Washington, D.C.— In July of 2016, Paris, France-based Danone SAannouncedits intention to acquire Denver, CO-based WhiteWave Foods Co. The firm hasfinally gained approvalto proceed with the $12.5 billion buyout, its largest to date, but the Justice Department has made the purchase contingent on Danone selling Stonyfield Farms, based in Londonderry, NH, which it currently owns. The reason for this is the concern that if Danone were to own WhiteWave, which makes Broomfield, CO-based Horizon Organic products, in addition to its current holdings that include Stonyfield, there would be much less competition in the organic milk market.

Concerns on this matter were originally raised by the Wisconsin-based watchdog groupThe Cornucopia Institutein August of 2016. The organic dairy marketplace is already short on competition, making it susceptible to monopolization, explained the institute. An example of this is that Le Farge, WI-based CROPP cooperative, otherwise known as Organic Valley, and WhiteWave are two of the largest purchasers of raw organic milk and in competition with each other. Organic Valley supplies 90% of the organic milk used in Stonyfield’s yogurt and other dairy products. If, says the institute, Danone was to purchase WhiteWave still in possession of Stonyfield and decided to sever its relationship with Organic Valley because of WhiteWave, this would leave only one major buyer of organic milk in the Northeastern United States, potentially reducing options and raising prices without positively effecting quality.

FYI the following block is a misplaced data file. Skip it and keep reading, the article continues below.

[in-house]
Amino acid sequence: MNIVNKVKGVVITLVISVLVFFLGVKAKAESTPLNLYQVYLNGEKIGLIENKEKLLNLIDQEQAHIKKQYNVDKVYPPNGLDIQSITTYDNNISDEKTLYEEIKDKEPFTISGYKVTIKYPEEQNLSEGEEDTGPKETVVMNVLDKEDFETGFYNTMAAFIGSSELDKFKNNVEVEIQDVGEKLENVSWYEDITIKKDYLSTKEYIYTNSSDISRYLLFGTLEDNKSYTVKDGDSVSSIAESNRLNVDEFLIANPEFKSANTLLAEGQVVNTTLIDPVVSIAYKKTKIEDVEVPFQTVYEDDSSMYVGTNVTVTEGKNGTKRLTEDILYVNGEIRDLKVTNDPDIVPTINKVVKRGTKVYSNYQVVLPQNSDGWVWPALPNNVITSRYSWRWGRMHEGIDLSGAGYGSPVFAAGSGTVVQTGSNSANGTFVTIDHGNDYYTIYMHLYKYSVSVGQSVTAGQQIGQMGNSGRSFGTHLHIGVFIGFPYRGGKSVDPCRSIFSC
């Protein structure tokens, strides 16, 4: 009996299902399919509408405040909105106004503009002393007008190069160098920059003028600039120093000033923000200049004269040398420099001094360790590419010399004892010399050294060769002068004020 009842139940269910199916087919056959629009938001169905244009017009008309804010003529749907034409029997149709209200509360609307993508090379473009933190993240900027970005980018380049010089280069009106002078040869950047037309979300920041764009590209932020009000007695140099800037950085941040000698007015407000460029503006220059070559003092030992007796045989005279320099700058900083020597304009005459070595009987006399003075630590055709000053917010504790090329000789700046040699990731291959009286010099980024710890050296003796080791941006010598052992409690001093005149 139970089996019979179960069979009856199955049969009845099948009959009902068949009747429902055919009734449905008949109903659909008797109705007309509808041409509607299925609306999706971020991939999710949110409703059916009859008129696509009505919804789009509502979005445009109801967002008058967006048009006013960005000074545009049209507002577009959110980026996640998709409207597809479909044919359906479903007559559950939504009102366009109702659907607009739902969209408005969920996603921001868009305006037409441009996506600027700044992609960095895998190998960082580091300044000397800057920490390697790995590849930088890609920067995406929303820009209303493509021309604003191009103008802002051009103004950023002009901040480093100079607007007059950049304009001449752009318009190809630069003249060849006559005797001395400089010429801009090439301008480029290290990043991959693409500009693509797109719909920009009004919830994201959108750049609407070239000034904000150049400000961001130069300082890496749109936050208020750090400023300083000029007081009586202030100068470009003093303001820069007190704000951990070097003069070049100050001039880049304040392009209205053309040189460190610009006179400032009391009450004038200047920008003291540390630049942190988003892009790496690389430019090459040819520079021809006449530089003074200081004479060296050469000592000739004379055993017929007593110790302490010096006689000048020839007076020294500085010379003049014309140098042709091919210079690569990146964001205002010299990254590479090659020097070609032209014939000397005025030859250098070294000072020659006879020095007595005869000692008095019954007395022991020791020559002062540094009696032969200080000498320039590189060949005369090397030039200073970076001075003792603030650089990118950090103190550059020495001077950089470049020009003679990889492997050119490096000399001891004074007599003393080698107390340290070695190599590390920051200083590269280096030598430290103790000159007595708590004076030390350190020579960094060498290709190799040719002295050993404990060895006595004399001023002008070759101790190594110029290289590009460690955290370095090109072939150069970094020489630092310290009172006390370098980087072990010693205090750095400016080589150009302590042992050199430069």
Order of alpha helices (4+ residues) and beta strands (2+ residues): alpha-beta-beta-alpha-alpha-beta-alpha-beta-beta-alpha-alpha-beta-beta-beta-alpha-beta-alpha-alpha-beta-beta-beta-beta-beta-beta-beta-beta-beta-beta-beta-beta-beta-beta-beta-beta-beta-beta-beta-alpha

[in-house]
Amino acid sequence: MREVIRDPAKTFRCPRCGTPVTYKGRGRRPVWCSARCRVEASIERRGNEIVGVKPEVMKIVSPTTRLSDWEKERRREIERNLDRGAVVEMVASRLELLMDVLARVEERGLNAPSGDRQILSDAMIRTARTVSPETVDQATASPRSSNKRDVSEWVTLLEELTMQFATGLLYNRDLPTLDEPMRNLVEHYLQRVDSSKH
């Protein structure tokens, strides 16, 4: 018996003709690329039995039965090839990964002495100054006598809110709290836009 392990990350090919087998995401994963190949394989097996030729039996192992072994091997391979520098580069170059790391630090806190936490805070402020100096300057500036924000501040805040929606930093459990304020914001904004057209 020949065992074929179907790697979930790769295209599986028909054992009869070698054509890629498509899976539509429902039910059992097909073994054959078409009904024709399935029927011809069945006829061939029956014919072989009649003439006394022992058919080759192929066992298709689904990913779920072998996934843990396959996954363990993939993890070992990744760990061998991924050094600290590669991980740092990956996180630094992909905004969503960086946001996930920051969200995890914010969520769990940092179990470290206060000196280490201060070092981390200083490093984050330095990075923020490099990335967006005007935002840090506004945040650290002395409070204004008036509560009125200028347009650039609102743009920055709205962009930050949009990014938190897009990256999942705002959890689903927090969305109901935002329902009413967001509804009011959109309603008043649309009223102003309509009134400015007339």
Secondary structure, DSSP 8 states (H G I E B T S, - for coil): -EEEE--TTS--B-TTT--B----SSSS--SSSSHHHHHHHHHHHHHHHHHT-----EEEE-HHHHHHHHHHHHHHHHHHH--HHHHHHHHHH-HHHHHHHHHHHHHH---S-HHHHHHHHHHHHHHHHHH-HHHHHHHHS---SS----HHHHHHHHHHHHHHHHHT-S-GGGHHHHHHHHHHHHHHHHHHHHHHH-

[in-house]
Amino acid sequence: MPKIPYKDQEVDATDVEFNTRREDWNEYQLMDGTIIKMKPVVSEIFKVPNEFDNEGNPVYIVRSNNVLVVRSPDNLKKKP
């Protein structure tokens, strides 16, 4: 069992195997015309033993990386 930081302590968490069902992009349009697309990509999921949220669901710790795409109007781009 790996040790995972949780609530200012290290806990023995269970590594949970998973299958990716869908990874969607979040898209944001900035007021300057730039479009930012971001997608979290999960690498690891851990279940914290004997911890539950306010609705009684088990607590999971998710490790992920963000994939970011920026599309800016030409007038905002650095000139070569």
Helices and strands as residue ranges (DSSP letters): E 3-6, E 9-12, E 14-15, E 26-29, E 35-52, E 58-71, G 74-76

As such, it appears that the Department of Justice agreed with this assessment because an additional condition of the acquisition is severing Danone’s strategic partnership with Organic Valley. While Danone would be relinquishing control over organic dairy, the acquisition gives the firm dominance in plant-based beverages with access to WhiteWave’s Silk Soy Milk.